Mmm-hmm. And I think everyone gets something from it. There’s not cruelty there, there’s not perverted manipulation. It’s a rather weird sort of sharing between people who need each other for different reasons. And at this particular time — it was pre-AIDS — it wasn’t overt, it was done discreetly. And in this story, it’s not brutal until the storyline follows what is happening [politically] in Haiti. I think it’s a very ambitious, disturbing project because it’s about a subject which has not really been discussed on film — going [on holiday] to attract young men. I didn’t find many women that would talk about it when I started to investigate the subject.

Exploring the sexuality of women over 40 — it’s not something you find much in American cinema. But you’ve worked mostly in Europe over the years. Would you consider working in the U.S. more regularly?
Offers do come in, but it’s not really quite what I want to do. I remember my kids were just longing for me to do a big, sort of Raiders of the Lost Ark-style blockbuster or a Lethal Weapon — you know, the big American movies, entertainment on a big scale, which America does beautifully. So maybe in the second chapter of my life, I’ll come up for one or two of those, you know? [Laughs]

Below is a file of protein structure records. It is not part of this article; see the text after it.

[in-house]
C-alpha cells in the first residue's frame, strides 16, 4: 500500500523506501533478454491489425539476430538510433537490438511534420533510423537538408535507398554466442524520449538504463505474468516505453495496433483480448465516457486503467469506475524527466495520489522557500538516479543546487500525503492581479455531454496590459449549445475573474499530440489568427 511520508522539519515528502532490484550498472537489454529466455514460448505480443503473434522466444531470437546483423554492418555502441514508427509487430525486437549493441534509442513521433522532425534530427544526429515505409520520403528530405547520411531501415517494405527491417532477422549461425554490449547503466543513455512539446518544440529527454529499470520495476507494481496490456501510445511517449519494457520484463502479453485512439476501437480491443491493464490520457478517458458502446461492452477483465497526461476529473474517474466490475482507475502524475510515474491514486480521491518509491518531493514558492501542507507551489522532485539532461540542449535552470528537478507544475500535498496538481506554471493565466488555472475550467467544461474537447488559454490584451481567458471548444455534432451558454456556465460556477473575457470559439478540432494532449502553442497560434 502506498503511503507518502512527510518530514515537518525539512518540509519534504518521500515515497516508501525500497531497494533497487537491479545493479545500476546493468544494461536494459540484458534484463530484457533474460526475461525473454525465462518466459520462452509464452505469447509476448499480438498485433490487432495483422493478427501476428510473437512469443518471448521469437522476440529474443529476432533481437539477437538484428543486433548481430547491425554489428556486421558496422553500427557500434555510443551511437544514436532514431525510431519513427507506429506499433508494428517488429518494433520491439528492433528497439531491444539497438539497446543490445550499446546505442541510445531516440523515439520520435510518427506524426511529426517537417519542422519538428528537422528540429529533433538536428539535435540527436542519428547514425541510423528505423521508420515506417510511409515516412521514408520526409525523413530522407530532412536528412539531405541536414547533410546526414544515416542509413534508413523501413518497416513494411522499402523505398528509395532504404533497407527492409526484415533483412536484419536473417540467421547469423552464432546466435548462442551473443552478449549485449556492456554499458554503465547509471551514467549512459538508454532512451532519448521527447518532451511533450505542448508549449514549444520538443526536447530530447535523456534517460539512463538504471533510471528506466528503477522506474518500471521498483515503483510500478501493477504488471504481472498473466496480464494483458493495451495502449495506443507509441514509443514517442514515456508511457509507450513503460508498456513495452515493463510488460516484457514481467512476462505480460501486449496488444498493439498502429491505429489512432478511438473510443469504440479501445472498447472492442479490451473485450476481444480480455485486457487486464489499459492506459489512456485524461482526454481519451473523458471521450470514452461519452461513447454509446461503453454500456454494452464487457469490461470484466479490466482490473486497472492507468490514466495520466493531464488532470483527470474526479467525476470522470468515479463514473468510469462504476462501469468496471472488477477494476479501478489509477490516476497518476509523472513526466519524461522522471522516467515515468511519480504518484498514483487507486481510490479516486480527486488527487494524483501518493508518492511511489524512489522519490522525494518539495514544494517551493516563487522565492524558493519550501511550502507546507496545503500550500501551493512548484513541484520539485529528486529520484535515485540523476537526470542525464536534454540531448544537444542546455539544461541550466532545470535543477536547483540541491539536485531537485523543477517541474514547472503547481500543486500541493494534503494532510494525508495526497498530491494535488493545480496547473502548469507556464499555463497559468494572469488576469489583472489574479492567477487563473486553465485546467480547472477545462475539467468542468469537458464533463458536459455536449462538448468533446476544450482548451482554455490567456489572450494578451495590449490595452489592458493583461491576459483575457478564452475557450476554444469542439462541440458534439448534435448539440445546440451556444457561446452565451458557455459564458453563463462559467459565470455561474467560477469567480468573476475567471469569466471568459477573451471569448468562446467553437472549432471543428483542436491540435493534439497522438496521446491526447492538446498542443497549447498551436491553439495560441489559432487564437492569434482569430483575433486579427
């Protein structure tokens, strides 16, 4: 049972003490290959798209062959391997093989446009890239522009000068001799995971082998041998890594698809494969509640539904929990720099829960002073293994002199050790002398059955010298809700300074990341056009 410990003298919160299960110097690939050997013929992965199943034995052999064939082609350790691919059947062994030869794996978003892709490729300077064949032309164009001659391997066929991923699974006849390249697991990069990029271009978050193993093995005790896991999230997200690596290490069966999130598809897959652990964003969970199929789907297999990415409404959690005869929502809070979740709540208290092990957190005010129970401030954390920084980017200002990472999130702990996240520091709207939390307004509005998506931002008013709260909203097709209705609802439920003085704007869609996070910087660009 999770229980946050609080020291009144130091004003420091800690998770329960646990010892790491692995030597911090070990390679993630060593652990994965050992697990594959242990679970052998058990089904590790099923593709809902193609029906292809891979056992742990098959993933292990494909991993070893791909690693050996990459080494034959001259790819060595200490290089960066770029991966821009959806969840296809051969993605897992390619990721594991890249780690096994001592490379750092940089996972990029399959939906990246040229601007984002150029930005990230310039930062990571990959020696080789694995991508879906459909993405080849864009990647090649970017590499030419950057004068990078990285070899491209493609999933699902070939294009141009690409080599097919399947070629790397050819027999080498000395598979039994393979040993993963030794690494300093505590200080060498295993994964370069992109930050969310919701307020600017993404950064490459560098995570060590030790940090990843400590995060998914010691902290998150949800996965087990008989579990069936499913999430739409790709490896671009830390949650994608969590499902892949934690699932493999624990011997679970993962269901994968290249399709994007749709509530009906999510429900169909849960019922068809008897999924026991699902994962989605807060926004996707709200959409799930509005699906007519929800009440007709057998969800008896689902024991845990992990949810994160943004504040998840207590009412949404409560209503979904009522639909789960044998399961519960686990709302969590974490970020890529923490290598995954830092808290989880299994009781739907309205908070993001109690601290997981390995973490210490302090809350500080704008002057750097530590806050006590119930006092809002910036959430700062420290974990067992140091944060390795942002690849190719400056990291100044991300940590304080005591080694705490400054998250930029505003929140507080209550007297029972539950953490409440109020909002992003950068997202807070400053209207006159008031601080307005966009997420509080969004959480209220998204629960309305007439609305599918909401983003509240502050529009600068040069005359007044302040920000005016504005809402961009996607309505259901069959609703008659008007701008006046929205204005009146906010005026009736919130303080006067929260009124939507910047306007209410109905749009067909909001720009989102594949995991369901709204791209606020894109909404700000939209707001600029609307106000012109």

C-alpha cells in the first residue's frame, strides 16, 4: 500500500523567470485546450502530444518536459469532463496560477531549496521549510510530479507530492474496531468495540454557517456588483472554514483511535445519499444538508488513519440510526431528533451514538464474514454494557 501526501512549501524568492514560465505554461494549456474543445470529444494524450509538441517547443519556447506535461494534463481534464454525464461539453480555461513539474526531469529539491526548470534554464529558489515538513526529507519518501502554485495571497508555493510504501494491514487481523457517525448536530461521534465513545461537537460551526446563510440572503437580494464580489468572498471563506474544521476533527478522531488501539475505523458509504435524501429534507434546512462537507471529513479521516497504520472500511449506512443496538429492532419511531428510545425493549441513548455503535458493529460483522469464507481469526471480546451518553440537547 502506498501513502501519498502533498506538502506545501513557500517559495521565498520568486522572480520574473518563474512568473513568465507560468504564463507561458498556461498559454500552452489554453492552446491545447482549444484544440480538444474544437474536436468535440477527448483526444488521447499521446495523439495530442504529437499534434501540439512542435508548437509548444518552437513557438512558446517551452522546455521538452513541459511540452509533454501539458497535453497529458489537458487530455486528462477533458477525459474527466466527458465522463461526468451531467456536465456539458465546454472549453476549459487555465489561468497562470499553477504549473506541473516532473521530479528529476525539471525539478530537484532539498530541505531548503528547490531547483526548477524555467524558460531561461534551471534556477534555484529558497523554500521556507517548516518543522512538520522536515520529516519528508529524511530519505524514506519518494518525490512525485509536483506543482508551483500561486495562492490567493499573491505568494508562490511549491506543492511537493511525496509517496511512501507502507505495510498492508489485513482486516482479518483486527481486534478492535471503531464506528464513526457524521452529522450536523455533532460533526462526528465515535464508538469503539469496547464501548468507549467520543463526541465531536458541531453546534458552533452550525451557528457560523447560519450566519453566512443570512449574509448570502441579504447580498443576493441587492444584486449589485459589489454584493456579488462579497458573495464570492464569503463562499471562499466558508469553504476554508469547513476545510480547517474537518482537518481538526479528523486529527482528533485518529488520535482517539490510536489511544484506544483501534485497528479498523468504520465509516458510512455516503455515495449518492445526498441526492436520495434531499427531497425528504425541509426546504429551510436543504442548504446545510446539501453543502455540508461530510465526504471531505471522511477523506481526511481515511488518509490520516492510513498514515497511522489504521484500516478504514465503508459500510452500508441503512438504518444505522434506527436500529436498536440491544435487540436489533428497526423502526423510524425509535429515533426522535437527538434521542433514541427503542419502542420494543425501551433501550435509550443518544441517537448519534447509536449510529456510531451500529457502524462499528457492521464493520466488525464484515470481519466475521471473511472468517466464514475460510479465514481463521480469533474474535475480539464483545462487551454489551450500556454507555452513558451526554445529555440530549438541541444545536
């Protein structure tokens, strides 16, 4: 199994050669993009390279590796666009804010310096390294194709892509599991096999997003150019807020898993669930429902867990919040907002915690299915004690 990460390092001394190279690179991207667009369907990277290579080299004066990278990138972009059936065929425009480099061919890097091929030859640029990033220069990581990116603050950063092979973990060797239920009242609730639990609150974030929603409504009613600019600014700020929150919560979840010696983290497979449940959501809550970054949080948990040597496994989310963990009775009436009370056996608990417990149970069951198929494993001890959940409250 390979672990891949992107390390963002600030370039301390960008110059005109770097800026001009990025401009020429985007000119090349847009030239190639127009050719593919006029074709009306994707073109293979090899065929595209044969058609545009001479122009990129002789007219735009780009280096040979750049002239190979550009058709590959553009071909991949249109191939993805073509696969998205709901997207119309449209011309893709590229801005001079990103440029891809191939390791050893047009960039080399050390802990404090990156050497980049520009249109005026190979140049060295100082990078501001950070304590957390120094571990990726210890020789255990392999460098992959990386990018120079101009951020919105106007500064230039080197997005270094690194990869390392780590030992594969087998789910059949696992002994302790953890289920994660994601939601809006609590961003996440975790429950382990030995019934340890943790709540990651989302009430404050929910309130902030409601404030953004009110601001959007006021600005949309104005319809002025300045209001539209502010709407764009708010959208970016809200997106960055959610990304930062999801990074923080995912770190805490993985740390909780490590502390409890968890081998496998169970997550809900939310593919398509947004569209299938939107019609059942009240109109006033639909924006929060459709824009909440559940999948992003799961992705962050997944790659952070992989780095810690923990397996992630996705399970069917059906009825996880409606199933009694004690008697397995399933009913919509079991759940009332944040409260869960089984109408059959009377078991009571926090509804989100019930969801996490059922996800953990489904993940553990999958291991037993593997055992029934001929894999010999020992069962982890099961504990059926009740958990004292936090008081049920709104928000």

You once said that you choose roles that you can identify with. Is there a character you identify with the most?
I think Sous le sable (Under the Sand) was the most close to being about just me. There are always parallels when you’re playing characters, but Sous le sable just seemed to be very close to me. I can’t specifically say [why] — I just felt it when I saw the film. I don’t usually have a relationship with my image on screen, but Sous le sable, I did. And it really felt that I was just looking at me.

That must have been eerie.
It was. It was quite eerie. [Laughs]

Well, speaking of your on-screen persona, have you grown tired of your femme-fatale image?